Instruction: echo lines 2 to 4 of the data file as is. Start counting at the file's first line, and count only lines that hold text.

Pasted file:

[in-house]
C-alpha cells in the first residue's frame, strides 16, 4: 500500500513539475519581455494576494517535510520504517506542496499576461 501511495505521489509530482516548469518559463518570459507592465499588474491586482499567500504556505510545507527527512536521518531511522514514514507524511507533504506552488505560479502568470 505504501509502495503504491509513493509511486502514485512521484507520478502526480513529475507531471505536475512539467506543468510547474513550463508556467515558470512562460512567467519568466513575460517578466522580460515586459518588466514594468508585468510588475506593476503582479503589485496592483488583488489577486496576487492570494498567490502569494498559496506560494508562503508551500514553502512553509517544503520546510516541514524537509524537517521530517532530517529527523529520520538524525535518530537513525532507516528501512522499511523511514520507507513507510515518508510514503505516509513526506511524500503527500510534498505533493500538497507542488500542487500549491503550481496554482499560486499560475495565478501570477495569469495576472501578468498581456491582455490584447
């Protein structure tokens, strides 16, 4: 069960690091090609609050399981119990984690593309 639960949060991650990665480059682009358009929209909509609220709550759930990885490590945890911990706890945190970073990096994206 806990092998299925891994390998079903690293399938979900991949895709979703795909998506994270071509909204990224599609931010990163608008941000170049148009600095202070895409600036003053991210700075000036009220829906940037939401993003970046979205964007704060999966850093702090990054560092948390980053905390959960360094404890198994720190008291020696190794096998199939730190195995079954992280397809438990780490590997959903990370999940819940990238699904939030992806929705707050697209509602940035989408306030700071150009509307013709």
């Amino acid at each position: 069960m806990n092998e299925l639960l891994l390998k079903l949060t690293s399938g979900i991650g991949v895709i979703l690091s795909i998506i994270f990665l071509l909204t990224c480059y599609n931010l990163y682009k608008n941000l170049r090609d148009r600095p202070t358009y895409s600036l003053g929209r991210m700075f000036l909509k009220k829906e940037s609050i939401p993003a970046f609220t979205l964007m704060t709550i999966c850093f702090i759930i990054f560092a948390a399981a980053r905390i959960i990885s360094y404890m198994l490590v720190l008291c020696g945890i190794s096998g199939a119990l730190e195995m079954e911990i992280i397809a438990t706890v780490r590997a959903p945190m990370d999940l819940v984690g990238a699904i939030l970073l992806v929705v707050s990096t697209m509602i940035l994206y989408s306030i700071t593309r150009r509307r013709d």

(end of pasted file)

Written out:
C-alpha cells in the first residue's frame, strides 16, 4: 500500500513539475519581455494576494517535510520504517506542496499576461 501511495505521489509530482516548469518559463518570459507592465499588474491586482499567500504556505510545507527527512536521518531511522514514514507524511507533504506552488505560479502568470 505504501509502495503504491509513493509511486502514485512521484507520478502526480513529475507531471505536475512539467506543468510547474513550463508556467515558470512562460512567467519568466513575460517578466522580460515586459518588466514594468508585468510588475506593476503582479503589485496592483488583488489577486496576487492570494498567490502569494498559496506560494508562503508551500514553502512553509517544503520546510516541514524537509524537517521530517532530517529527523529520520538524525535518530537513525532507516528501512522499511523511514520507507513507510515518508510514503505516509513526506511524500503527500510534498505533493500538497507542488500542487500549491503550481496554482499560486499560475495565478501570477495569469495576472501578468498581456491582455490584447
């Protein structure tokens, strides 16, 4: 069960690091090609609050399981119990984690593309 639960949060991650990665480059682009358009929209909509609220709550759930990885490590945890911990706890945190970073990096994206 806990092998299925891994390998079903690293399938979900991949895709979703795909998506994270071509909204990224599609931010990163608008941000170049148009600095202070895409600036003053991210700075000036009220829906940037939401993003970046979205964007704060999966850093702090990054560092948390980053905390959960360094404890198994720190008291020696190794096998199939730190195995079954992280397809438990780490590997959903990370999940819940990238699904939030992806929705707050697209509602940035989408306030700071150009509307013709």
């Amino acid at each position: 069960m806990n092998e299925l639960l891994l390998k079903l949060t690293s399938g979900i991650g991949v895709i979703l690091s795909i998506i994270f990665l071509l909204t990224c480059y599609n931010l990163y682009k608008n941000l170049r090609d148009r600095p202070t358009y895409s600036l003053g929209r991210m700075f000036l909509k009220k829906e940037s609050i939401p993003a970046f609220t979205l964007m704060t709550i999966c850093f702090i759930i990054f560092a948390a399981a980053r905390i959960i990885s360094y404890m198994l490590v720190l008291c020696g945890i190794s096998g199939a119990l730190e195995m079954e911990i992280i397809a438990t706890v780490r590997a959903p945190m990370d999940l819940v984690g990238a699904i939030l970073l992806v929705v707050s990096t697209m509602i940035l994206y989408s306030i700071t593309r150009r509307r013709d």